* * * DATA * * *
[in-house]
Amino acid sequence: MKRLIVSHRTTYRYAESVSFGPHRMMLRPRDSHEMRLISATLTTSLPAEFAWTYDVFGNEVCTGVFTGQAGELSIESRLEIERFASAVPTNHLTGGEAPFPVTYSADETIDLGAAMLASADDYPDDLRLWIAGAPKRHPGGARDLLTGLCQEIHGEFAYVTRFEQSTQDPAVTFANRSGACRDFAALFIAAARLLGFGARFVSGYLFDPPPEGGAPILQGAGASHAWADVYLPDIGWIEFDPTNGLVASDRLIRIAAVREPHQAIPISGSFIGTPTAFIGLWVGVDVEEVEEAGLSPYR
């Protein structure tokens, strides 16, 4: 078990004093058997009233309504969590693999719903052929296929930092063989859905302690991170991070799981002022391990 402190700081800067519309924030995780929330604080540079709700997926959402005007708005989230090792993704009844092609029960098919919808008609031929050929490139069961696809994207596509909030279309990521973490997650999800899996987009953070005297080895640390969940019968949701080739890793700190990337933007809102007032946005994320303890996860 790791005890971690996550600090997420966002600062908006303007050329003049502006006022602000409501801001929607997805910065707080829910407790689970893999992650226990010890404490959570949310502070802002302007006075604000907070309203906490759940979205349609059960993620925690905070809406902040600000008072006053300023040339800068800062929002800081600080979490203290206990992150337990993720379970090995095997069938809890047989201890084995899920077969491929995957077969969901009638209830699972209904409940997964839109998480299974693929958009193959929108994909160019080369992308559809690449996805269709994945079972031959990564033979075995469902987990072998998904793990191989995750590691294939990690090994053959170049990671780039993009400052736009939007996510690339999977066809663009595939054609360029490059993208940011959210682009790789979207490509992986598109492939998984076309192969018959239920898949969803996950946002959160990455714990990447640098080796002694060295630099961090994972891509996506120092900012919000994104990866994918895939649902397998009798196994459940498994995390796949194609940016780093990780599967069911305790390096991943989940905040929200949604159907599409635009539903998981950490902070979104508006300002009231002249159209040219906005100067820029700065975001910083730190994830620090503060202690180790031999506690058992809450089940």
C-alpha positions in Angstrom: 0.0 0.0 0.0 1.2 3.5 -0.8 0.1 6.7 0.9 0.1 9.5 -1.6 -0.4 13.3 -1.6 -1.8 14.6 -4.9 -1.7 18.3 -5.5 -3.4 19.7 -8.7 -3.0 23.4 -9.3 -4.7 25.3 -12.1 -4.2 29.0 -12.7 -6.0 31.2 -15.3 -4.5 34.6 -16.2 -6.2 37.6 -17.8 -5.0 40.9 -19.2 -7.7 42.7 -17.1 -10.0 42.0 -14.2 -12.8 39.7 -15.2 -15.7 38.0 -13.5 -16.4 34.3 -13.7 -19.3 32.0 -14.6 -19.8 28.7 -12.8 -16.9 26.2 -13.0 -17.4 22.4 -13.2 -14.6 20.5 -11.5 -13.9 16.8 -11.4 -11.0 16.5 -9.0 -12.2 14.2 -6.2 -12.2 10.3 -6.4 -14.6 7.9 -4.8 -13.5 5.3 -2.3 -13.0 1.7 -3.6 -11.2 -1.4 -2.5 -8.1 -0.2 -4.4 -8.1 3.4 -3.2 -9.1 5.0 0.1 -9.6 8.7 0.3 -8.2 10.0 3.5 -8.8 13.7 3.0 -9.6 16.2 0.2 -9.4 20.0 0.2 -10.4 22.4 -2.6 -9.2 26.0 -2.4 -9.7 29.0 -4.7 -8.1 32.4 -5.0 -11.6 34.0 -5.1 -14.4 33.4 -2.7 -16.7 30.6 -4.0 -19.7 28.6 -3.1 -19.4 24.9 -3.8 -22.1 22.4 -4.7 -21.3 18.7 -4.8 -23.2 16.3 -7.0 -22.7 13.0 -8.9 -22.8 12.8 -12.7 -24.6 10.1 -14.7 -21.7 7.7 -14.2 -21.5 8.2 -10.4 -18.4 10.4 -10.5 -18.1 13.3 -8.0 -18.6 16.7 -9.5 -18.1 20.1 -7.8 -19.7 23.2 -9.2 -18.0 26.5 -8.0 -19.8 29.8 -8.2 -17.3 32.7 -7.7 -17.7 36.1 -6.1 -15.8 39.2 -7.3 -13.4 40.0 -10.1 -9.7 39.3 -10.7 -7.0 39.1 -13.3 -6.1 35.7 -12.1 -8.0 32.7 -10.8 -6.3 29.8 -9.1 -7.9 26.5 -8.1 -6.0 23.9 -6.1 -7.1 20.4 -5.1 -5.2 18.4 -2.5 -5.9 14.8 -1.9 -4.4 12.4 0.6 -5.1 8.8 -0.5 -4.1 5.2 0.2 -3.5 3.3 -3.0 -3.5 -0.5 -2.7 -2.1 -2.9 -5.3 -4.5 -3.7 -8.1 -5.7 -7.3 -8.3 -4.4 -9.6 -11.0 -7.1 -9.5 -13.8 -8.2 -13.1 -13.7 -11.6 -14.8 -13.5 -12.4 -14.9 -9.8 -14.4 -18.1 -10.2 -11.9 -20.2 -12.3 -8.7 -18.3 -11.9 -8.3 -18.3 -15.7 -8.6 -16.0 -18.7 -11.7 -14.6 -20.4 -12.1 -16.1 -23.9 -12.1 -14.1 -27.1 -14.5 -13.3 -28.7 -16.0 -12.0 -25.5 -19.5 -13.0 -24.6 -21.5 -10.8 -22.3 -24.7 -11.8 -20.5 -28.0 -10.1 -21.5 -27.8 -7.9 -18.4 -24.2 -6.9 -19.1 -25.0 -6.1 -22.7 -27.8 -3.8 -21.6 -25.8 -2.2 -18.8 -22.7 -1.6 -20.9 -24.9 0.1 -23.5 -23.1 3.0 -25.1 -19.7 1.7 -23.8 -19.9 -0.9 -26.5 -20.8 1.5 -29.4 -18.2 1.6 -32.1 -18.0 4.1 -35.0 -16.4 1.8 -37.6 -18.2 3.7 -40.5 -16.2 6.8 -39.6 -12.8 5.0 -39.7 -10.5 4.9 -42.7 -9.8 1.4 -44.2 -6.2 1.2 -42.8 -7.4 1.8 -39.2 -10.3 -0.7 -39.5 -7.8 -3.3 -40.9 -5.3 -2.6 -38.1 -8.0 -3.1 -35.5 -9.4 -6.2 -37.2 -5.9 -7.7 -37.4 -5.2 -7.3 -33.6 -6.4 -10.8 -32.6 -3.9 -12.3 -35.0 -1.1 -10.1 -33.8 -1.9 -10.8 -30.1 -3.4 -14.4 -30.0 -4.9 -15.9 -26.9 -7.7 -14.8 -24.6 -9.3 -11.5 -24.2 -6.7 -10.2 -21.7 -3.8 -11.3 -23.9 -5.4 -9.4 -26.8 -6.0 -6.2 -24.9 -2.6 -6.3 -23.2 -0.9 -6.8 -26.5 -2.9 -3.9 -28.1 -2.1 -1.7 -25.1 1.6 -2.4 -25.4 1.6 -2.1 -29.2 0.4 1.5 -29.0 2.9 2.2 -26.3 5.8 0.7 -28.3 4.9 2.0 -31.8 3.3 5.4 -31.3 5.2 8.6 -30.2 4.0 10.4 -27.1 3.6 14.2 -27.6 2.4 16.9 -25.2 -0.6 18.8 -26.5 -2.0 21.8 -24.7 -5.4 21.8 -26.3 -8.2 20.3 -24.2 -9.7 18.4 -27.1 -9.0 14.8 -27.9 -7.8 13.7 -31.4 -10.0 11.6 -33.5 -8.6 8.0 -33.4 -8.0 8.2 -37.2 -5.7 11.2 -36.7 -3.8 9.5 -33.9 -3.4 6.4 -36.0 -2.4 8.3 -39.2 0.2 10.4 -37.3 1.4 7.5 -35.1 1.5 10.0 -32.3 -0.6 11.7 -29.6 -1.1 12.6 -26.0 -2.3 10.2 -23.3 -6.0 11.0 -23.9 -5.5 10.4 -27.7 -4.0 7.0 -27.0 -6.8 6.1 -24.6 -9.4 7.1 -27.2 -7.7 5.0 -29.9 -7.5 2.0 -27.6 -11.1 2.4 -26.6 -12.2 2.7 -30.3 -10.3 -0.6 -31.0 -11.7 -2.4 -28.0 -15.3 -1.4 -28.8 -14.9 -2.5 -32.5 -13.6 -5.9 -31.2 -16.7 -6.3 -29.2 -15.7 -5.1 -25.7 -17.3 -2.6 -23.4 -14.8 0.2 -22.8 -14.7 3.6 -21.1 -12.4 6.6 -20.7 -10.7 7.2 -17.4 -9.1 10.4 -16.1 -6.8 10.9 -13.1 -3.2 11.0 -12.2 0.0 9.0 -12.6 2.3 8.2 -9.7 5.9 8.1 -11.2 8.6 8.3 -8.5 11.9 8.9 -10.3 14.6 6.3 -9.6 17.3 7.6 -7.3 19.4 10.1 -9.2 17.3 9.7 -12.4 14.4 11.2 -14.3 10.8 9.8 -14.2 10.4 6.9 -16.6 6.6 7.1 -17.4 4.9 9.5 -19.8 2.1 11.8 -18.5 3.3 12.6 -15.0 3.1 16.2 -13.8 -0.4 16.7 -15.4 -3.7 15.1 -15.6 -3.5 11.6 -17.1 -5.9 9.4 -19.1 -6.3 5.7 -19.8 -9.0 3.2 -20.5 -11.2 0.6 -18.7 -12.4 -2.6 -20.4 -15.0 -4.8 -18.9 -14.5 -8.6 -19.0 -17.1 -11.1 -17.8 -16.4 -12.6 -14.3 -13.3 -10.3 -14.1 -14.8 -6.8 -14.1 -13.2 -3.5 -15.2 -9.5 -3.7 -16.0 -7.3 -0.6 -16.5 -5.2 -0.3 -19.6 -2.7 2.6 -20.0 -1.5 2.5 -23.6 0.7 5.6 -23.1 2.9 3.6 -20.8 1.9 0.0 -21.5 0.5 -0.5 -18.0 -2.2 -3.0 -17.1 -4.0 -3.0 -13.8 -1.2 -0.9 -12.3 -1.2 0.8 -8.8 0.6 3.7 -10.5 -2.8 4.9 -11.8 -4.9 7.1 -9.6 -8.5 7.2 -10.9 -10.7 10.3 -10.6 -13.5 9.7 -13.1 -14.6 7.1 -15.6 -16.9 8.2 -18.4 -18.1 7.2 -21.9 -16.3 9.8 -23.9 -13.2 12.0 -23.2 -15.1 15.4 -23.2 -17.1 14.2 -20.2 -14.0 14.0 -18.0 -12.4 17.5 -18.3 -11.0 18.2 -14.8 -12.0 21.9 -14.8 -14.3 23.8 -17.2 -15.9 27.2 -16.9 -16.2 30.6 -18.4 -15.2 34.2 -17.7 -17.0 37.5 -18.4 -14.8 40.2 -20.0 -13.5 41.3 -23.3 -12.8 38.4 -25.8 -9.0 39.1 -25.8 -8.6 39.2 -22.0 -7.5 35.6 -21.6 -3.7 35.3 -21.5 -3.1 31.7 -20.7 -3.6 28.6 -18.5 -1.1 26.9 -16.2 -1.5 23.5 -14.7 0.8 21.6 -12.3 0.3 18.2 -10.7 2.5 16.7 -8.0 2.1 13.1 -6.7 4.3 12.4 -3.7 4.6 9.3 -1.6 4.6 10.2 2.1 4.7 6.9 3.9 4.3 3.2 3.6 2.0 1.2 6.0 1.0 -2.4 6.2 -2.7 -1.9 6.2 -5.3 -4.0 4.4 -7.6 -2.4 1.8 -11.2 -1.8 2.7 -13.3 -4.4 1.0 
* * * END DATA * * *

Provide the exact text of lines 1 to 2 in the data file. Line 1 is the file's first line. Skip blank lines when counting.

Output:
[in-house]
Amino acid sequence: MKRLIVSHRTTYRYAESVSFGPHRMMLRPRDSHEMRLISATLTTSLPAEFAWTYDVFGNEVCTGVFTGQAGELSIESRLEIERFASAVPTNHLTGGEAPFPVTYSADETIDLGAAMLASADDYPDDLRLWIAGAPKRHPGGARDLLTGLCQEIHGEFAYVTRFEQSTQDPAVTFANRSGACRDFAALFIAAARLLGFGARFVSGYLFDPPPEGGAPILQGAGASHAWADVYLPDIGWIEFDPTNGLVASDRLIRIAAVREPHQAIPISGSFIGTPTAFIGLWVGVDVEEVEEAGLSPYR